Two teenagers have been arrested in Northern Ireland on Saturday in connection with the murder of journalist Lyra McKee during intense riots on Thursday night, police said.
The suspects, aged 18 and 19, have been detained under anti-terrorism legislation by the police services of Northern Ireland (PSNI) and have been taken to a police station in Belfast for questioning.
“Major Investigation Team detectives have arrested two men, aged 18 and 19 under the Terrorism Act, in connection with the murder of Lyra McKee in the Creggan area of Derry on Thursday, 18th April. They have been taken to Musgrave Serious Crime Suite,” the PSNI said in a statement.
CCTV footage released by the police on Friday shows McKee standing in a crowd of civilians next to police vehicles. Opposite the civilian crowd, a hooded figure can be seen holding a gun. The individual can be seen crouching behind a wall and firing the gun towards the police vehicles and another individual appears to be collecting what is thought to be bullet casings.
Further vigils are due to be held for the 29-year-old journalist across Northern Ireland. Her murder has been condemned by politicians from across the political spectrum and has brought the general public together in calling for peace and stability.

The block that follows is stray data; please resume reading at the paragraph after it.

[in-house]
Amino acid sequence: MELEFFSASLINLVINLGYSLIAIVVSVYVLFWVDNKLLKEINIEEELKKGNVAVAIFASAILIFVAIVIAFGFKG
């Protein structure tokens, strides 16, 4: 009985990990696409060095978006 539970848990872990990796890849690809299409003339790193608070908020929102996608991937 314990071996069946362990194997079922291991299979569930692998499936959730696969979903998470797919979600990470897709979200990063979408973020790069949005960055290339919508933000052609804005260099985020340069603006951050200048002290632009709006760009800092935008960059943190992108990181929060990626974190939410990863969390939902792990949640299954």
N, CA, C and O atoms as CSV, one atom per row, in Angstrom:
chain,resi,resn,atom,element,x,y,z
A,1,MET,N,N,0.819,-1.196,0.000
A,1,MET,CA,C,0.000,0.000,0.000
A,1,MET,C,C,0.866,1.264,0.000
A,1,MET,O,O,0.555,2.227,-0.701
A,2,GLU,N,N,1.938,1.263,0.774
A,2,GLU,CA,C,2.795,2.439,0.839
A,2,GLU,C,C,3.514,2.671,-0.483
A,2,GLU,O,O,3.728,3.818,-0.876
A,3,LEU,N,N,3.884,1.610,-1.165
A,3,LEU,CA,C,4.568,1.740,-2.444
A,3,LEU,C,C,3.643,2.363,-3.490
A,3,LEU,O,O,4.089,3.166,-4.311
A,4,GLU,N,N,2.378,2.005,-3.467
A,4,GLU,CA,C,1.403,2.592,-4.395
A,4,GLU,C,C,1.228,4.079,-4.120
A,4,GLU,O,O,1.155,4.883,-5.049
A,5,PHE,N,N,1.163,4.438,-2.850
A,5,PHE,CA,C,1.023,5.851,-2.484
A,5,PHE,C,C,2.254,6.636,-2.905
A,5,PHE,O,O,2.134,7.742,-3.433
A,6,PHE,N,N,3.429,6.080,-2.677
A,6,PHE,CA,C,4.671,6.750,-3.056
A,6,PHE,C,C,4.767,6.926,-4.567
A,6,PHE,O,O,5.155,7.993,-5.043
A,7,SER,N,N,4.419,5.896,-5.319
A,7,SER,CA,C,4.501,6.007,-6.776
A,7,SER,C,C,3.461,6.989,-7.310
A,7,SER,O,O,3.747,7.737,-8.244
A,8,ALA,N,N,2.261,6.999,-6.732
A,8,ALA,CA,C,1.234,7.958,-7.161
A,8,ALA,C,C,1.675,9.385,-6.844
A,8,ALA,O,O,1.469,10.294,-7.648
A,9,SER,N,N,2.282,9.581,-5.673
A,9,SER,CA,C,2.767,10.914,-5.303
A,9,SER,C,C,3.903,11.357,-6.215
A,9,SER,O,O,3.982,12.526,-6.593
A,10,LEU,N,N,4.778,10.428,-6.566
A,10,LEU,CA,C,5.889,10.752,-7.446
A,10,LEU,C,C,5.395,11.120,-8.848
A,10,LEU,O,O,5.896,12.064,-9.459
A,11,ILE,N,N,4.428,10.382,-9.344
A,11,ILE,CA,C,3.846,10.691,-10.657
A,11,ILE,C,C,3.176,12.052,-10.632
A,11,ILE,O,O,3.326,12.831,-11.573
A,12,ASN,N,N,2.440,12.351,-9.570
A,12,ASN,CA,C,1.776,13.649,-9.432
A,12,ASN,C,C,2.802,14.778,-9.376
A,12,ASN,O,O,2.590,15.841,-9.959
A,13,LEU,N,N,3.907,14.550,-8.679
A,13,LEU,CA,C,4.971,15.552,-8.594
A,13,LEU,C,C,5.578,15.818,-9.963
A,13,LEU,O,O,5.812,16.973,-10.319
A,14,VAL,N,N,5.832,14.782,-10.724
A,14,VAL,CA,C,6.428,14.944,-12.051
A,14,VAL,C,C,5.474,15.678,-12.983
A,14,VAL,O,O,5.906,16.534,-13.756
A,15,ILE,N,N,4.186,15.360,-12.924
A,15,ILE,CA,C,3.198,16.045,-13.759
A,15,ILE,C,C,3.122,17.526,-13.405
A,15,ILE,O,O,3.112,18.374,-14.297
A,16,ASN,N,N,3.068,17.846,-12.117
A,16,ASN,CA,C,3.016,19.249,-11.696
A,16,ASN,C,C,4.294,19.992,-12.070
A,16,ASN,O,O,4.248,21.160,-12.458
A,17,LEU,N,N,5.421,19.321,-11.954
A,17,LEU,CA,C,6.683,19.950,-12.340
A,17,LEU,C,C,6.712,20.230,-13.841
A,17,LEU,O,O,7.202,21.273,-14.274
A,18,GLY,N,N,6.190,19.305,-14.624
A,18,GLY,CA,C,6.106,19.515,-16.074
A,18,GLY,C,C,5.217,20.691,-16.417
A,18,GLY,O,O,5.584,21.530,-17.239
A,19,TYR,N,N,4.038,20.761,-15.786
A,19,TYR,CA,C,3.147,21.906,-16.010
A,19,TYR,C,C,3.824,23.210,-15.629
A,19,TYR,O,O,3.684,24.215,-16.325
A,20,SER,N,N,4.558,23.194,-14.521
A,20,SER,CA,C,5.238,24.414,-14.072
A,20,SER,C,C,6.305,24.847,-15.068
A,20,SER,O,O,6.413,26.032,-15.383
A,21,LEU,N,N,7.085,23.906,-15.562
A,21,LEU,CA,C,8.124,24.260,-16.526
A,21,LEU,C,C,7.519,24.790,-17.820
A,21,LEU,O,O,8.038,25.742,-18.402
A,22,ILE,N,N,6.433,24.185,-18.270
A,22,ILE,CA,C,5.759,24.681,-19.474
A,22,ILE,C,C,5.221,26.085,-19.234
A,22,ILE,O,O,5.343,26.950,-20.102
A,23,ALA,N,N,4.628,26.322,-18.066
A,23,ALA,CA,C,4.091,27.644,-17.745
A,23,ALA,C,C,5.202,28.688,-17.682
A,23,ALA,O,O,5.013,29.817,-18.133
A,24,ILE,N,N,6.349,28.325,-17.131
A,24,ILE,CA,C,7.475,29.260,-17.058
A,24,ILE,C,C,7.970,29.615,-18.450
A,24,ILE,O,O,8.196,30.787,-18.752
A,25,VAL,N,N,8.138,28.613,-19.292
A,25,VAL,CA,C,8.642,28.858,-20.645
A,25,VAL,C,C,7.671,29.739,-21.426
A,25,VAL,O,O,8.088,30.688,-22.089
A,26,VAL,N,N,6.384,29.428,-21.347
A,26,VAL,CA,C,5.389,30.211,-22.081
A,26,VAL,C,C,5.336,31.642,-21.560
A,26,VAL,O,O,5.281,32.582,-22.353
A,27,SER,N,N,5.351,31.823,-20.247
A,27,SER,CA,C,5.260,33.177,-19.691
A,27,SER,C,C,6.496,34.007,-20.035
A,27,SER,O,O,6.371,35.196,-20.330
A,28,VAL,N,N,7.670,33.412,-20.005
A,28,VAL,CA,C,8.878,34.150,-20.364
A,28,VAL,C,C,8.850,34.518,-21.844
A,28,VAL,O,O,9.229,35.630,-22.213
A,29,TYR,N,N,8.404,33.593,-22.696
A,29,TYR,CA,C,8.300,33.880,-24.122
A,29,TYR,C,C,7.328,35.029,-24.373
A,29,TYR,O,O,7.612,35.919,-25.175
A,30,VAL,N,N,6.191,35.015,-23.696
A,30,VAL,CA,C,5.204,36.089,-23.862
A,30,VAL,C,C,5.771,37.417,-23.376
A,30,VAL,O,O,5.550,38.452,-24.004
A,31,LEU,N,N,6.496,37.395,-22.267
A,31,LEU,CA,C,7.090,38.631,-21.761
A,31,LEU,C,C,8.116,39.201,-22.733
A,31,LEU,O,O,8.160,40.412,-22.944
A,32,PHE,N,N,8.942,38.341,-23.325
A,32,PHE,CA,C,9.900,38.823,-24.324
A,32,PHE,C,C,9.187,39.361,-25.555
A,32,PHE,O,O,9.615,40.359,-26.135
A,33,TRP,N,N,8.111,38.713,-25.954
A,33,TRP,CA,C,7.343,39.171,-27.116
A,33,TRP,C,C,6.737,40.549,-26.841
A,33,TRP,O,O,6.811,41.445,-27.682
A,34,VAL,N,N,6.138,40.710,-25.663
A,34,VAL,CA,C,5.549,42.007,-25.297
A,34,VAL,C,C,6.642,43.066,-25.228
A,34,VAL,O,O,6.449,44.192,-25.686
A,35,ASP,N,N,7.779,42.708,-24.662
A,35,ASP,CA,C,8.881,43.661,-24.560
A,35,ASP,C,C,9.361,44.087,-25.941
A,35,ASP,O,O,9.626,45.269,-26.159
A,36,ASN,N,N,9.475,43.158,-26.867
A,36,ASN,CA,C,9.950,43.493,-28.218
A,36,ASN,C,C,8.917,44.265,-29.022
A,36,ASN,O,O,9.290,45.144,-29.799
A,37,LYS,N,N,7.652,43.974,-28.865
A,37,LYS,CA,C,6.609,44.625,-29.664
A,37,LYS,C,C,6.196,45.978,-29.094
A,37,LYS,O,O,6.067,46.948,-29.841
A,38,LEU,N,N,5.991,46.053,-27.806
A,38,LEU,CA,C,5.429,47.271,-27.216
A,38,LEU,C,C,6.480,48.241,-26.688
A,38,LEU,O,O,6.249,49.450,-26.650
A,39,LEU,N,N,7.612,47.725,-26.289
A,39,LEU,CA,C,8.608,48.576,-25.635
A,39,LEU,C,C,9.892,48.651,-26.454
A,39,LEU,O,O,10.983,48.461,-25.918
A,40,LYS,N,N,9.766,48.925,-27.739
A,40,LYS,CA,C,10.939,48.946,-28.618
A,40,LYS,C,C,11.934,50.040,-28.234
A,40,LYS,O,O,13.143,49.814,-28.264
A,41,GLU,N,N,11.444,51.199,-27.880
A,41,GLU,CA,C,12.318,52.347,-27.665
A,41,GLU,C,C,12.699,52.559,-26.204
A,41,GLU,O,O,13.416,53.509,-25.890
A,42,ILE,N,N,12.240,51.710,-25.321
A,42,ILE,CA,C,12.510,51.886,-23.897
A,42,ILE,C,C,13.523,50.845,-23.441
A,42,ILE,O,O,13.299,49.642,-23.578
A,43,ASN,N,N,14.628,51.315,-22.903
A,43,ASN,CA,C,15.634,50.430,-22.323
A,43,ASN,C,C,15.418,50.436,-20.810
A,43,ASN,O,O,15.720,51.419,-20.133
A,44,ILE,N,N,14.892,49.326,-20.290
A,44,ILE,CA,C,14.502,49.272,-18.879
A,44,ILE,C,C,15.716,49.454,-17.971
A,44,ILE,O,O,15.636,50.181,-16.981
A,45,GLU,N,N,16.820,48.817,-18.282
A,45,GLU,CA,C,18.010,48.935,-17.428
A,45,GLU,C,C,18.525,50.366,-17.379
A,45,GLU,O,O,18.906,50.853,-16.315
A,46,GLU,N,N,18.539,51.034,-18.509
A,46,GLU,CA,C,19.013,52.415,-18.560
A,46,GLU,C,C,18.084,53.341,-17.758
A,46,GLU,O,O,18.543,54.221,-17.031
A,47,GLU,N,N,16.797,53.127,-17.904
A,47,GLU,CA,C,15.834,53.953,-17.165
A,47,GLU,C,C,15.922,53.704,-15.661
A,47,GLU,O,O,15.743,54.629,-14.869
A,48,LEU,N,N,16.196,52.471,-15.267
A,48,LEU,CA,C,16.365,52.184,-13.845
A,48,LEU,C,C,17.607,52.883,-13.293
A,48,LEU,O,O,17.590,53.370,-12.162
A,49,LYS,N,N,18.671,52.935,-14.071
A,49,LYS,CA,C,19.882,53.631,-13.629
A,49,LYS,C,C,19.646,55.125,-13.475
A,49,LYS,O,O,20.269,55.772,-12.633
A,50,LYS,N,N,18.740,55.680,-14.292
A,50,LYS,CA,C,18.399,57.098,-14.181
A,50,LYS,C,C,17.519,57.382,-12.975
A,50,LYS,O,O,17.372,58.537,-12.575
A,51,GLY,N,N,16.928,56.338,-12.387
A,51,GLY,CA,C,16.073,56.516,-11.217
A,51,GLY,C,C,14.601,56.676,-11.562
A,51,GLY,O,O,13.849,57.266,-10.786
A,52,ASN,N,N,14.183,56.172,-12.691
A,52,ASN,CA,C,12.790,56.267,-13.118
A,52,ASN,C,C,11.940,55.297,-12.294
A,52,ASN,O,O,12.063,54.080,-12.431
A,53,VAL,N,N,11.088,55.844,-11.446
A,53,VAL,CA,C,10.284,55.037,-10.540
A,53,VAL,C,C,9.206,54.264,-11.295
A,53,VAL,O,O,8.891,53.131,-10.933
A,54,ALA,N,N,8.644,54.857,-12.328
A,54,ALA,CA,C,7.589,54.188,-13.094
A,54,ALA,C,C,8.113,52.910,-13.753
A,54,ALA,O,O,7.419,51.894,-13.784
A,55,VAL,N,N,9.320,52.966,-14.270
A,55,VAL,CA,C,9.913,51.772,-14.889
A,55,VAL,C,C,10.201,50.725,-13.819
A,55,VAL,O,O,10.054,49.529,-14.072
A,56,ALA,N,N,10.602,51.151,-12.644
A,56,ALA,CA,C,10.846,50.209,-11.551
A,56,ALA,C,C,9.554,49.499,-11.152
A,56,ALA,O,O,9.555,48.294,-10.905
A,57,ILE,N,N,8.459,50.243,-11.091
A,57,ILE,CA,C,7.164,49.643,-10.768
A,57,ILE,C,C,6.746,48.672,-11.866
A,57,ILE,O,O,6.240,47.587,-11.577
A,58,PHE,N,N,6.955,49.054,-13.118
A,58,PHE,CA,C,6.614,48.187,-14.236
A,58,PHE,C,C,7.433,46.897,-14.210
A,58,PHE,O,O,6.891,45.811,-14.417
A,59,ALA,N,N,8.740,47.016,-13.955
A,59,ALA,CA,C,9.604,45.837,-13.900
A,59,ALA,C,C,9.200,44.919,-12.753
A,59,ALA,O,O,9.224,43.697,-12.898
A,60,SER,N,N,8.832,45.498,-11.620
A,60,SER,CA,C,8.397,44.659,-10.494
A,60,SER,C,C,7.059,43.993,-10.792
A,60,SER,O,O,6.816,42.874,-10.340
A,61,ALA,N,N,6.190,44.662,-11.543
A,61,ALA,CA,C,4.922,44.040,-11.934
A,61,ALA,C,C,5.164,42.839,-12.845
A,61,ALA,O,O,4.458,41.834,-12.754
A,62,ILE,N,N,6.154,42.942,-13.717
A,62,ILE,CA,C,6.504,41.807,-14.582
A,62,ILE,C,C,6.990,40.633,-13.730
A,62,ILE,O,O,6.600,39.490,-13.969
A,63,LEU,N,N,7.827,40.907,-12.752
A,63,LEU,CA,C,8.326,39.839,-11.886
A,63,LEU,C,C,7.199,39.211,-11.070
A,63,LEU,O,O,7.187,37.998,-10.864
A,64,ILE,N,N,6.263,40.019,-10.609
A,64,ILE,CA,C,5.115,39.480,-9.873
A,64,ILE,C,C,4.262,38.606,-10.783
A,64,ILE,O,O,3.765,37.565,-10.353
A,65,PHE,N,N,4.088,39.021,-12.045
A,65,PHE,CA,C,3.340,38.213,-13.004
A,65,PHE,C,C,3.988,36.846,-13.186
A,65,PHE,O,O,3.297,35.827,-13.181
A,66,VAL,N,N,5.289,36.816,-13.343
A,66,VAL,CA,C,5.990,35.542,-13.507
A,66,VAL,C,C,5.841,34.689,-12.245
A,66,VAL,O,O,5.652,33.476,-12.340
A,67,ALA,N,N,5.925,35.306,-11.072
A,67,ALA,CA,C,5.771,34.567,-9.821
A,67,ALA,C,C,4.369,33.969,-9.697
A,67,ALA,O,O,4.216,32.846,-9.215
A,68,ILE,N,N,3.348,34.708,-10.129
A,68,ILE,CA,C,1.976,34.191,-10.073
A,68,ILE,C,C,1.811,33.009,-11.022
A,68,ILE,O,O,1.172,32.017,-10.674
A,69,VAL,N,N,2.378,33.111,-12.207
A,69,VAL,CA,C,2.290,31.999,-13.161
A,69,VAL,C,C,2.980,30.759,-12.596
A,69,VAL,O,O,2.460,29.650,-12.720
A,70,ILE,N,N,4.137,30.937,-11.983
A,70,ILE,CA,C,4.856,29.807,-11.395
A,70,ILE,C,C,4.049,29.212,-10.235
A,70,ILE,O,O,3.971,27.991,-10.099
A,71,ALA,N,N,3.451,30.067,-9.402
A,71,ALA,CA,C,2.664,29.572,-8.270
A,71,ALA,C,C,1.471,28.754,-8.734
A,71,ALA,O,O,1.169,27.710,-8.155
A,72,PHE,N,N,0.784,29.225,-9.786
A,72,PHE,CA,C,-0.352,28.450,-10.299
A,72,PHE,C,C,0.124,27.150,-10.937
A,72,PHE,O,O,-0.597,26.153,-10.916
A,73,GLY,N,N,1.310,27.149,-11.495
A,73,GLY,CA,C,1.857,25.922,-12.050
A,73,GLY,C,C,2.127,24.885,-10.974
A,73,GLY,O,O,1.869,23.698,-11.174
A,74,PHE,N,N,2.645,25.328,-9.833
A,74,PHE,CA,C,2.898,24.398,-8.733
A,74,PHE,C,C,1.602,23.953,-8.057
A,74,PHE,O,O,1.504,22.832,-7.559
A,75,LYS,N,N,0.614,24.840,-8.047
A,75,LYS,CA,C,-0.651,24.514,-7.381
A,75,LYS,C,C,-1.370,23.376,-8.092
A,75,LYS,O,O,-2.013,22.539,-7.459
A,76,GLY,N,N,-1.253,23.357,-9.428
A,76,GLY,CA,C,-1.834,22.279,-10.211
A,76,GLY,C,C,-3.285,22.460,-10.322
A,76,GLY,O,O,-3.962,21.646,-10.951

“Lyra’s murder was also an attack on all the people of this community, an attack on the peace and democratic processes,” read a joint statement from Northern Ireland’s six main parties, including the DUP and Sinn Fein, adding that “this is a time for calm heads”.
Prime Minister Theresa May in a statement on Twitter called the murder “shocking and truly senseless” and offered her condolences to her family and friends, describing her as “a journalist who died doing her job with great courage”.
Police and intelligence services believe that dissident republican groups are behind the riots that saw cars lit on fire and fire bombs used, and blame the so-called New IRA for the murder of McKee.
The Irish border has been the main point of contention of the Brexit negotiations between London and Brussels and May’s deal has been rejected thrice due to the backstop mechanism that would prevent customs checks. Both sides agree that there should be no hard border on the island of Ireland but it is yet to be seen whether a new deal can be struck that would prevent this from happening.
Since the U.K. voted to leave the EU in 2016, tension within Northern Ireland, who voted to remain, have steadily begun to rise as the prospects of a hard border between the Republic of Ireland threaten to unravel the fragile 1998 Good Friday Agreement.
The agreement ended decades of sectarian conflict between the republican Catholics, who want a united Ireland, and the unionist Protestants who wish to remain in the U.K.Anadolu Agency website contains only a portion of the news stories offered to subscribers in the AA News Broadcasting System (HAS), and in summarized form. Please contact us for subscription options.